Unity in the Diversity
of Rural Karnataka
*National Institute of Advanced Studies, email@example.com
|Pattenden, Jonathan (2016), Labour, State and Society in Rural India: A Class-Relational Approach, Manchester University Press, Manchester, pp. xiv+200.|
Jonathan Pattenden’s Labour, State and Society in Rural India: A Class-Relational Approach sets out to analyse “class relations between the dominant and labouring classes in rural India, through a focus on three interrelated areas of analysis: labour relations, collective action, and the mediation of class relations by the state” (p. 3). Based on fieldwork spread over 12 years, the book provides a picture of the relations between different groups in 39 villages spread across three Karnataka districts: Dharwad, Raichur, and Mandya. The degree of detail of this picture makes it a very valuable addition to the body of research on rural Karnataka, a State which, as the author points out, has been studied less than the other southern States.
To be sure Pattenden is trying to do much more than just provide another empirical account of rural Karnataka. He would like his data to develop the class-relational approach to understanding rural India. This would require that the evidence move from a detailed description of his villages to a theoretical statement of how and why rural Karnataka is what it is. It is in this somewhat ambitious task that the book falls short.
To begin with, the book falls into the unfortunately growing body of Marxist literature on rural India that is ahistorical. Such a category would normally be seen as a contradiction in terms. But over time some Marxist researchers have tended to assume that history follows a standardised pattern, and most, if not all, differences must be attributed to current phenomena. This is evident in Pattenden’s comparison of land reform in Dakshin Kannada and in the interior regions of Karnataka. He sees the success in Dakshin Kannada and the relative absence of land reform in the interior regions as primarily a matter of the power of the major landowning castes. He does not recognise that the history, and possibly ecology, of Dakshin Kannada threw up a tenancy-dominated agrarian system that was the ideal target of a land-to-the-tenant programme. In contrast, the history and ecology of southern Karnataka ensured that the region had very low levels of tenancy, thereby making the entire tenancy reform exercise irrelevant. And while tenancy may have been a little more prevalent in north Karnataka, much of this was dominant class tenancy, with its own implications for the use of tenancy reform legislation.
The divergent historical paths are just a part of the larger diversity between the different regions in Karnataka. The great detail in Pattenden’s work ensures that he captures the differences even between the generally dry districts of north Karnataka. He is very sensitive to the differences he finds between Raichur and Dharwad, but without a sense of local history he is unable to explain why the systems are different. And since just one of his 39 villages is from the southern part of the State, the very different agrarian system of the old Mysore region does not enter the discussion in any meaningful way.
Without an understanding of how and why an agrarian system came to be what it is, the book limits itself to a description of how these systems operate. While the importance of such detailed descriptions is not to be underestimated, it rules out the possibility of forming a common theoretical understanding that could explain diverse realities. The author is then left with the task of making the concepts he is committed to malleable enough to address the diversity he faces.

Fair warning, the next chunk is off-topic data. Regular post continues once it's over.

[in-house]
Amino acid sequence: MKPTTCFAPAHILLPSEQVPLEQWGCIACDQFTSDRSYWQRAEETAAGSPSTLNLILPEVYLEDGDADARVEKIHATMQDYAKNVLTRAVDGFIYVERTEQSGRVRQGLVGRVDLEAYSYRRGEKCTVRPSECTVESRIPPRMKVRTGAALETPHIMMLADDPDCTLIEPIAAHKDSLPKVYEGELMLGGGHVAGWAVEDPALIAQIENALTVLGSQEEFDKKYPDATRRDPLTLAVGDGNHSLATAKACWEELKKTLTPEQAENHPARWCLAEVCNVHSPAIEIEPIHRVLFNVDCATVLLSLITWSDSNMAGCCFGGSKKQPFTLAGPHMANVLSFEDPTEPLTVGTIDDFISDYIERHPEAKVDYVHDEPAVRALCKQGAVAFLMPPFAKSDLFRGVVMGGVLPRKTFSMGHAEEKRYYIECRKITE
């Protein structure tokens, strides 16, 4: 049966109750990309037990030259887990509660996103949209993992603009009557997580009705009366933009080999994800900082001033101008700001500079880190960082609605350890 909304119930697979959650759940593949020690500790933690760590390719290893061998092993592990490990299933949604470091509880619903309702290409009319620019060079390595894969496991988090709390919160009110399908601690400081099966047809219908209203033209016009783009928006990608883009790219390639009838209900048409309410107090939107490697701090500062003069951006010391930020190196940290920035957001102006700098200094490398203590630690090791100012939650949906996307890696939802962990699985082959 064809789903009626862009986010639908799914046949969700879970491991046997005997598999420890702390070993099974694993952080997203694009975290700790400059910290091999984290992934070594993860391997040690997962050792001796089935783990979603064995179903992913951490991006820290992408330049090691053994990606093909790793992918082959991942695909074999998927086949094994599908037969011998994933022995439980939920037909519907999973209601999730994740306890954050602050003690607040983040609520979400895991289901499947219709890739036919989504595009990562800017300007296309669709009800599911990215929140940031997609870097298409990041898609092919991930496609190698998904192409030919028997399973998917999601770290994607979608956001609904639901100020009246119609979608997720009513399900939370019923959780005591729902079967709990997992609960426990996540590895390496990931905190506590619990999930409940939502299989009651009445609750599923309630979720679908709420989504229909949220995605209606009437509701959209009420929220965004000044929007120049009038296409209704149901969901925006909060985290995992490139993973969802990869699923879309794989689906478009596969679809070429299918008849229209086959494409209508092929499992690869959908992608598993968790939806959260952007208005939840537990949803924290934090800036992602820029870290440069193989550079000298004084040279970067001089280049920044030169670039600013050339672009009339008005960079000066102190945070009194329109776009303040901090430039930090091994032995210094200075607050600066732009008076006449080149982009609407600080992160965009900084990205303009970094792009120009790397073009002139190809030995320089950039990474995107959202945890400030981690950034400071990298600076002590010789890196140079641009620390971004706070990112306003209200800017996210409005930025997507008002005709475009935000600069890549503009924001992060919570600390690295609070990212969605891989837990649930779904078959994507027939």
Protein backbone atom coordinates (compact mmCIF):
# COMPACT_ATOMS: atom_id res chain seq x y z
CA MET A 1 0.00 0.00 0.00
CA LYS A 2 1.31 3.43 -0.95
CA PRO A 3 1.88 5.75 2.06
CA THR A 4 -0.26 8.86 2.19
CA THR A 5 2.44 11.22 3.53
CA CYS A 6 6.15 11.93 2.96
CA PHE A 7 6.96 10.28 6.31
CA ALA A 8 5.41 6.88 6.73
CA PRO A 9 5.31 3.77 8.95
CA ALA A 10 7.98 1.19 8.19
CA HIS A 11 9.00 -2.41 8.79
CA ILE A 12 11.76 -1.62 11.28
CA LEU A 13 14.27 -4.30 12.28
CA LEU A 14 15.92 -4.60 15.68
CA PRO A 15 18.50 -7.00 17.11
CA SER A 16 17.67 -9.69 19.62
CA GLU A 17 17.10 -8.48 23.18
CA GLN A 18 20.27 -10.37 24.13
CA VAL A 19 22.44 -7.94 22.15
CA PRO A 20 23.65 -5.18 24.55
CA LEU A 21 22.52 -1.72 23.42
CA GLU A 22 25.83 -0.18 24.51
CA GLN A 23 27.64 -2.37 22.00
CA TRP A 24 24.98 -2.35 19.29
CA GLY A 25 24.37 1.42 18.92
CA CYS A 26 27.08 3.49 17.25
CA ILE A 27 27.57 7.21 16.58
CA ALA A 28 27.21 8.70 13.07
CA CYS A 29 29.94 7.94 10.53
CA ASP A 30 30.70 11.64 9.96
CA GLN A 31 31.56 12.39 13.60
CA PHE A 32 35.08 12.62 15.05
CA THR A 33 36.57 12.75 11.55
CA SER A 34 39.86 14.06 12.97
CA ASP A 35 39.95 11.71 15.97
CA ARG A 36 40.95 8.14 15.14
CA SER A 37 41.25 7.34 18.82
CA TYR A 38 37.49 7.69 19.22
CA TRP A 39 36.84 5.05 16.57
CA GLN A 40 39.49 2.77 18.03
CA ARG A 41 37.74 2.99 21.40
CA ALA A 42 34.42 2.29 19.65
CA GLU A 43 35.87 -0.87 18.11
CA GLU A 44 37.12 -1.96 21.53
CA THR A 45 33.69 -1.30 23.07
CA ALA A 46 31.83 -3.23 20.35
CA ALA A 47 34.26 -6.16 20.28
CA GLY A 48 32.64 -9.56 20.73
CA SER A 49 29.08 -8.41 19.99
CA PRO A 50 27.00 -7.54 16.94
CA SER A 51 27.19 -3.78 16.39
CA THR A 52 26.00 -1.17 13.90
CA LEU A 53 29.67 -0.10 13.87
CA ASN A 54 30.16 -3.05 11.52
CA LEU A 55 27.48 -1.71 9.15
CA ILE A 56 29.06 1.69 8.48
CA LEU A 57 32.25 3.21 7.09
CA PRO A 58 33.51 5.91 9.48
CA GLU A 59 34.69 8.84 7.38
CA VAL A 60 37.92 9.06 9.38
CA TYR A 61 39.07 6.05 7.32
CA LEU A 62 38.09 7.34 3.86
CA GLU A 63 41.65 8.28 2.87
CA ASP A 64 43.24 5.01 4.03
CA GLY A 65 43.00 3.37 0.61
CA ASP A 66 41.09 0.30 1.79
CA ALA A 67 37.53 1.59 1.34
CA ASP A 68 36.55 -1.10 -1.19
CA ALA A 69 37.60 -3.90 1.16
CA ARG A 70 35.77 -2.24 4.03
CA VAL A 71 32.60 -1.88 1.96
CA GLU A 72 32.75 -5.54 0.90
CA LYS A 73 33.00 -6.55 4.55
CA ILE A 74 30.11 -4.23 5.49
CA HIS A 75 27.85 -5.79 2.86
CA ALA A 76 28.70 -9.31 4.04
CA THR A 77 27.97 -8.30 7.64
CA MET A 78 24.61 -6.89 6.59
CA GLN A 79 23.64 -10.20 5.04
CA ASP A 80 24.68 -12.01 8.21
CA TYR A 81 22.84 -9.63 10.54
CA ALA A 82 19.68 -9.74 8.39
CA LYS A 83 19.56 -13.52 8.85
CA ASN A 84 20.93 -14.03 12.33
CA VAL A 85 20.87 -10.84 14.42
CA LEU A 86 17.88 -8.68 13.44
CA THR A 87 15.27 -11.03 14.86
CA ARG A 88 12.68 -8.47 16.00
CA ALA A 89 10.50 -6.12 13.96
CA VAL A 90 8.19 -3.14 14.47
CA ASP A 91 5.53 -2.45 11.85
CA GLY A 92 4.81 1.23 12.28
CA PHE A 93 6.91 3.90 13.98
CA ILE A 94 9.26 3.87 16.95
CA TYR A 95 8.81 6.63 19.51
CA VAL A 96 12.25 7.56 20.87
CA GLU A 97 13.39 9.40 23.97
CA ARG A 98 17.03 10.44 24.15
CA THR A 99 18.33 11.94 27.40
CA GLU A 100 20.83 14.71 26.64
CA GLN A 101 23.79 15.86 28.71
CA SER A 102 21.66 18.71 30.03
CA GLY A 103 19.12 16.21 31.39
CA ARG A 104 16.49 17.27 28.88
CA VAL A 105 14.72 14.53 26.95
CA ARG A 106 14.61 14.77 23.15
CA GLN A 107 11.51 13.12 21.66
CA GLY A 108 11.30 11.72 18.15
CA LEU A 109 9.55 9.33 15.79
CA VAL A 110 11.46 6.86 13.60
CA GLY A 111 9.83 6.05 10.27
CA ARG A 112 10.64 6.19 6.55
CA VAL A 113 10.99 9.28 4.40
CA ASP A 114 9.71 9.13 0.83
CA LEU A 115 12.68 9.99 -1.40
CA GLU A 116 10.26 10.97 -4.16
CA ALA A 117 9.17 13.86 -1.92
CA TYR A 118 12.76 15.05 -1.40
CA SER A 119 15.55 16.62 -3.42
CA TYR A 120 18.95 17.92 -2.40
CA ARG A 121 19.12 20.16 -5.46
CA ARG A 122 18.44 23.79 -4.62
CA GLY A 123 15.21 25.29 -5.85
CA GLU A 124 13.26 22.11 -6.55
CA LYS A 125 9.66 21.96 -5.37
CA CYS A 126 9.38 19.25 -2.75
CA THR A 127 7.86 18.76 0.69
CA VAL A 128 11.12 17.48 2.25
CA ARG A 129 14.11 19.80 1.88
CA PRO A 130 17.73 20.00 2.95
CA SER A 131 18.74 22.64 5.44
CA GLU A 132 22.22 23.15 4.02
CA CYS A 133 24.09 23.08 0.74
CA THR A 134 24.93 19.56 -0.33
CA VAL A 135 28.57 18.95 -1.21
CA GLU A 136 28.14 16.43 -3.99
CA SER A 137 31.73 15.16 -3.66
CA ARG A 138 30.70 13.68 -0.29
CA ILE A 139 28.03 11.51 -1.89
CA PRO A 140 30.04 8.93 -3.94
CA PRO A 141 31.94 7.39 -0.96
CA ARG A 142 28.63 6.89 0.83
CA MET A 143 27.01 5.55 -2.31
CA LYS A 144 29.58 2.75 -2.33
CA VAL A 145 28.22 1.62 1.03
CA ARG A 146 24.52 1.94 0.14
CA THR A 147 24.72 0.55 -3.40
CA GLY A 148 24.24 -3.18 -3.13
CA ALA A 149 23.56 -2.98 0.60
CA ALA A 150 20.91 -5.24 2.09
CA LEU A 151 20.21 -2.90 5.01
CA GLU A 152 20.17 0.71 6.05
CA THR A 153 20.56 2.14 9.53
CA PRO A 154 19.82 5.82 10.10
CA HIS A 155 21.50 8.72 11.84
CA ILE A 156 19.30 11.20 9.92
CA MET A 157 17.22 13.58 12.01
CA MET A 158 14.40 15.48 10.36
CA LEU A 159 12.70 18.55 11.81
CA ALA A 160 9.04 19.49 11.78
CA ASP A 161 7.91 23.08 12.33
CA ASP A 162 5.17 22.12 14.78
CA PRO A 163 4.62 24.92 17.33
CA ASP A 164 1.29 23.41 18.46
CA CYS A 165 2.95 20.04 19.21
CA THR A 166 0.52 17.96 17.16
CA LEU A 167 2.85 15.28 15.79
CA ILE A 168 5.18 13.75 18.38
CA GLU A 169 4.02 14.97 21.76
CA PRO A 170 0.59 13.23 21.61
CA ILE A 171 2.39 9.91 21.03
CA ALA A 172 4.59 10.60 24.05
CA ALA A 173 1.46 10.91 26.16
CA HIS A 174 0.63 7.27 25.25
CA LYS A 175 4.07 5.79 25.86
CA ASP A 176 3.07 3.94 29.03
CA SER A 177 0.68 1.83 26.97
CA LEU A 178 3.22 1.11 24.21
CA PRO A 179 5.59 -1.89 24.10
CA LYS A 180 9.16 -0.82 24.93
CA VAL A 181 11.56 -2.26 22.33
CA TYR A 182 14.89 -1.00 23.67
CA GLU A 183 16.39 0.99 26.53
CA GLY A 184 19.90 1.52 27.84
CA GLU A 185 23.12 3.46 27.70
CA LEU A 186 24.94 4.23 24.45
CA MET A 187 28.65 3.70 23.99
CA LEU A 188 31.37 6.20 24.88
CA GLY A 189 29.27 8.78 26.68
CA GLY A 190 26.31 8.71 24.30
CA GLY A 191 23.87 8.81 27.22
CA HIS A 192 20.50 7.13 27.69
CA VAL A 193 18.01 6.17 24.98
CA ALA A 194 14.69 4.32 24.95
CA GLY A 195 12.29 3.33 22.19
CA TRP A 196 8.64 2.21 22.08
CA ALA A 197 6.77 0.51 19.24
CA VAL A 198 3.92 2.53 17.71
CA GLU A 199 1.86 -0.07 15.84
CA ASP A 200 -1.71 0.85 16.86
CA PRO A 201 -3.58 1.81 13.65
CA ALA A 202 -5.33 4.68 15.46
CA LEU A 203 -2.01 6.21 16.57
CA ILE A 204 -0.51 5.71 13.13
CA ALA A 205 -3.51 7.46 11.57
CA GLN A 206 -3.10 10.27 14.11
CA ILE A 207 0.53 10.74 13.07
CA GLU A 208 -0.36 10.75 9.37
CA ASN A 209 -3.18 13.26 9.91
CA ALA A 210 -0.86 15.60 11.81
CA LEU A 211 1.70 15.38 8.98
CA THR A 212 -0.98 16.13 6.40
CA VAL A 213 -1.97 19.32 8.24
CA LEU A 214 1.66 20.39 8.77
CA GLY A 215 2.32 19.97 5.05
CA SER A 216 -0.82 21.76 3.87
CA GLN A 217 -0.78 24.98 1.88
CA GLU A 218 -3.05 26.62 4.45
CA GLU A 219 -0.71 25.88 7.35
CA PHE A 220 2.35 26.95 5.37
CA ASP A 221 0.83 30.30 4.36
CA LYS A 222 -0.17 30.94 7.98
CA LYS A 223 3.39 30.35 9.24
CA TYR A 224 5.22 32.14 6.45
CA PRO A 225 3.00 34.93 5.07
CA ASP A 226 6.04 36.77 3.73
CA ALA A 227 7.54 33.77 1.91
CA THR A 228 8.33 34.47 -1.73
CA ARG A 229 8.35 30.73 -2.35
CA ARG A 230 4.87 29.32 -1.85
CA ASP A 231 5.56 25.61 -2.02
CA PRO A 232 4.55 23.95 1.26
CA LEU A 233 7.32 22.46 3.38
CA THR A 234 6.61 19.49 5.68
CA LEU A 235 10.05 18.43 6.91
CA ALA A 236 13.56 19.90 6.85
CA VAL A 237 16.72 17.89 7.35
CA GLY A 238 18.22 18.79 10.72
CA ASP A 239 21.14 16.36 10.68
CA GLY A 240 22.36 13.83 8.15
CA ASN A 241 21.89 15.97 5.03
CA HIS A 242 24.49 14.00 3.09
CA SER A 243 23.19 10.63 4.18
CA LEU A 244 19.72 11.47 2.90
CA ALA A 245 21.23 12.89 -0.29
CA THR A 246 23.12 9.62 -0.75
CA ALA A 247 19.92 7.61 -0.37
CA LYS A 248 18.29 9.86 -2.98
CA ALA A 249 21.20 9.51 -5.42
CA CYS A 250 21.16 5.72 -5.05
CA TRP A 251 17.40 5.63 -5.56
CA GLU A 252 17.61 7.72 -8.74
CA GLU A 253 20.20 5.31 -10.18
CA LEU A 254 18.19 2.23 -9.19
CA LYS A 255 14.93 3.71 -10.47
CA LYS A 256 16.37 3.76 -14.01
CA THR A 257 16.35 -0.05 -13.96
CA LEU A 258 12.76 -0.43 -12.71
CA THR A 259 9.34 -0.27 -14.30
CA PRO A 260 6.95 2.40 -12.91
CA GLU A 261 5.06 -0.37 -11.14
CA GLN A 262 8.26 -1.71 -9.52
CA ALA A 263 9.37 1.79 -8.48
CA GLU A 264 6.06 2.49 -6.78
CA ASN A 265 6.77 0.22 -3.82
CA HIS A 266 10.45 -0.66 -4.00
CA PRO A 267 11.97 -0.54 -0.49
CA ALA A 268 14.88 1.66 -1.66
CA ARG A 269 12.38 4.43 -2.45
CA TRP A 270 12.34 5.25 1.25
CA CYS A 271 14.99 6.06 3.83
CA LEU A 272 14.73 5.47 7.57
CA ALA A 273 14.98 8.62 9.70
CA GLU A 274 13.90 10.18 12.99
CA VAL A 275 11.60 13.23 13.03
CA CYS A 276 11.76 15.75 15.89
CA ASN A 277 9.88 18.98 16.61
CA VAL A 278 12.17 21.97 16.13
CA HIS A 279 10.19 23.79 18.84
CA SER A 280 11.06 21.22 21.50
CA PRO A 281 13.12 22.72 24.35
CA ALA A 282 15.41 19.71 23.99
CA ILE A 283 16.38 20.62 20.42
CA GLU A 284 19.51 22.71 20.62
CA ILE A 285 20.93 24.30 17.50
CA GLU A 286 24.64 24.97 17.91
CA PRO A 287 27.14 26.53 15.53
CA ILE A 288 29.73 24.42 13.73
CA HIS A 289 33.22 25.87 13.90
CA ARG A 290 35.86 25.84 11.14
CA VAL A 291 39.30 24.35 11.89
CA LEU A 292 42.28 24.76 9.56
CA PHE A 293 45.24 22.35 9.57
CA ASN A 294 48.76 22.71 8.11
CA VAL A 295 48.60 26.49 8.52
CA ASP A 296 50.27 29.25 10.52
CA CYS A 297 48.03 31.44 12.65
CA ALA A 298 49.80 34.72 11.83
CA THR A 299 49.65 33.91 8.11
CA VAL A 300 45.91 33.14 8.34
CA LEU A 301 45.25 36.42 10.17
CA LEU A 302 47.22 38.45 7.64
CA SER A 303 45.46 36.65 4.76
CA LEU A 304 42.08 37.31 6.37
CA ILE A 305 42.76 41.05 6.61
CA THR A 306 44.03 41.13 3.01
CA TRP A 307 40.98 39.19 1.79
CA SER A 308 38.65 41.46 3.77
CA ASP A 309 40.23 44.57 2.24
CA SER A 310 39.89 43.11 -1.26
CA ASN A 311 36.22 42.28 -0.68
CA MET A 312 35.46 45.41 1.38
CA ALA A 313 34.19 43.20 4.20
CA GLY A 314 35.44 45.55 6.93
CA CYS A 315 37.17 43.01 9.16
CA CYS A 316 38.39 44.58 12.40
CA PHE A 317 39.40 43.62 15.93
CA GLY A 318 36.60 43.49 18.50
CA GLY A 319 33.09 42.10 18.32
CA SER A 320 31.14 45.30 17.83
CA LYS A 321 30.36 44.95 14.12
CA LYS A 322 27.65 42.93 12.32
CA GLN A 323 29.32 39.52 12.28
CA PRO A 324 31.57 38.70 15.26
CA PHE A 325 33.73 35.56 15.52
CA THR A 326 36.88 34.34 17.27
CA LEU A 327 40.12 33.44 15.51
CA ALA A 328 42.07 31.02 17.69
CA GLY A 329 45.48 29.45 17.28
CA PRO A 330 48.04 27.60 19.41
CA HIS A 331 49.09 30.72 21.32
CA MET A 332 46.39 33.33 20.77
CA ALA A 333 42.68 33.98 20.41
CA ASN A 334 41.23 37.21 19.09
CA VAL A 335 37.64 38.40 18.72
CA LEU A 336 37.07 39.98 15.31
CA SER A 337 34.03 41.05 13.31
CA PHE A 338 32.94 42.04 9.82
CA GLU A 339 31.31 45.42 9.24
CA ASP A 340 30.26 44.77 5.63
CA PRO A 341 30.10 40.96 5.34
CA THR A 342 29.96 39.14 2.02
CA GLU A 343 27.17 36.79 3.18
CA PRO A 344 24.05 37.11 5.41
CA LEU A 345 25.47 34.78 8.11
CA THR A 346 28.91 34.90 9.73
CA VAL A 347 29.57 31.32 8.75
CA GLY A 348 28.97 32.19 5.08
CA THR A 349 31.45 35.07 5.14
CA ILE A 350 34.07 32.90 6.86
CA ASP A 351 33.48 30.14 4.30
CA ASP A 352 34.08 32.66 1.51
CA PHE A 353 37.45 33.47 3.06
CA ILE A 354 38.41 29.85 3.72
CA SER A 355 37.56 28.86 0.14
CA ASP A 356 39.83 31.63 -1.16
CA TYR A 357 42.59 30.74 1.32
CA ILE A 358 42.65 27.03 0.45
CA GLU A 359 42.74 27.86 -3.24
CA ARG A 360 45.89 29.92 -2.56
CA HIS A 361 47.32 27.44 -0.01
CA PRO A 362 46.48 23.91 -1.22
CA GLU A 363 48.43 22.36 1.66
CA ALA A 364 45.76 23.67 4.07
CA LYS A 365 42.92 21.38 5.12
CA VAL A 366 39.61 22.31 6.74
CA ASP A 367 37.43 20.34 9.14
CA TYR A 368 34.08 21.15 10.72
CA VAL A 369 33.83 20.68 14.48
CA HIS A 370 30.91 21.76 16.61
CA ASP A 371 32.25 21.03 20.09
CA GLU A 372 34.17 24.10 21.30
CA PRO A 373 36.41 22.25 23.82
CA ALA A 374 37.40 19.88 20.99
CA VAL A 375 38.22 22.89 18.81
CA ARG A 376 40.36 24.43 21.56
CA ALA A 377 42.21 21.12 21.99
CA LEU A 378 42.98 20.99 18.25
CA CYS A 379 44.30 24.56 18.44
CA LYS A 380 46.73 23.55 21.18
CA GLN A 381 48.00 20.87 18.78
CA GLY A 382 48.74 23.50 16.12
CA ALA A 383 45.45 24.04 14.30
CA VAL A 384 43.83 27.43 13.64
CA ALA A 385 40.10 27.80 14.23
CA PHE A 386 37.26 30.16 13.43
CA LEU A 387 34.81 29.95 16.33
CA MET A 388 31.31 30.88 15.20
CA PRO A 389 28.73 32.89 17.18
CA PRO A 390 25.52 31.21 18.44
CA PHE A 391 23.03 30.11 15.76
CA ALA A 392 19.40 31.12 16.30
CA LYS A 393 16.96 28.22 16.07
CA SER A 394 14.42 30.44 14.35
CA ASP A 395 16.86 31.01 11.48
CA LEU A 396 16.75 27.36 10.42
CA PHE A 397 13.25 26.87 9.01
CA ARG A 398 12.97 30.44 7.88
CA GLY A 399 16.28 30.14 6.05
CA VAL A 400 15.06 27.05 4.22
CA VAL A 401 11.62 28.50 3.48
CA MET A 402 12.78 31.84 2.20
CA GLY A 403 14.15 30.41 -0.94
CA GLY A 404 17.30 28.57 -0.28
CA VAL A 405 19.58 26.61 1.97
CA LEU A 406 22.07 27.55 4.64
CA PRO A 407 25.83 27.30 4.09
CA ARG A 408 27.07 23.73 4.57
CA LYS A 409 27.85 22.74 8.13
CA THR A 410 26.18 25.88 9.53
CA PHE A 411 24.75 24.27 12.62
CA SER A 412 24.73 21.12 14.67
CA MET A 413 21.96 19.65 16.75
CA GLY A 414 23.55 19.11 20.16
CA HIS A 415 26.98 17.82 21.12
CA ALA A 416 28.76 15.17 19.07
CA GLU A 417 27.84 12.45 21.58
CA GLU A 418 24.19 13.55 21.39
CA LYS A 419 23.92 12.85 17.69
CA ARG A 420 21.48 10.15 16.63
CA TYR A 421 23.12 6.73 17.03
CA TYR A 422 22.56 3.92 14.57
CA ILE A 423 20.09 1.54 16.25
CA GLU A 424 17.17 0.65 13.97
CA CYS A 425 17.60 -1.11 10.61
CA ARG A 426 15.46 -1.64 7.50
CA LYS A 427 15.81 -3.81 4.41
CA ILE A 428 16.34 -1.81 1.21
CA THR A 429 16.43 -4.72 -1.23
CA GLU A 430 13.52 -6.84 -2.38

His basic concept of class is itself changed to include elements that are not usually associated with the term: “… class has been understood as a multifaceted one that is inflected by a variety of forms of difference such as gender and caste” (p. 163). Broadening the concept of class brings with it the challenge of even greater diversity. There are a larger number of relations that now have to be covered as class relations, leading to diversity even within labour. The author falls back on Bernstein’s “classes of labour” to capture some of this diversity. But such sponge-like concepts have their limitations, in that by covering everything, they are unable to focus on the unique features of a class. Bernstein’s way out of this difficulty was to focus on the core antagonism between capital and labour. When used in rural Karnataka, however, this return to a relatively narrow focus once again leaves out much of the diversity even within the individual villages that the book studies.
Pattenden tries to overcome this return to narrowness by using other concepts, such as that of gatekeeping. But here again diversity forces him to define different levels of gatekeepers. He then tries to link the gatekeepers to class relations. This plethora of concepts points to the complexity and diversity even within individual villages, but it does not do much more than describe the current reality. And the most detailed descriptions, while important, cannot be a substitute for an explanation of diversity.
The task of coming up with a method that would consistently explain the origins of this diversity, and act as an effective means of understanding it, may not be an easy one and the progress the book makes towards this end is halting, if that. But it would be churlish to ignore the rich empirical detail Pattenden brings to our understanding of rural Raichur and Dharwad, in the neglected northern regions of a State that is itself grossly under-researched.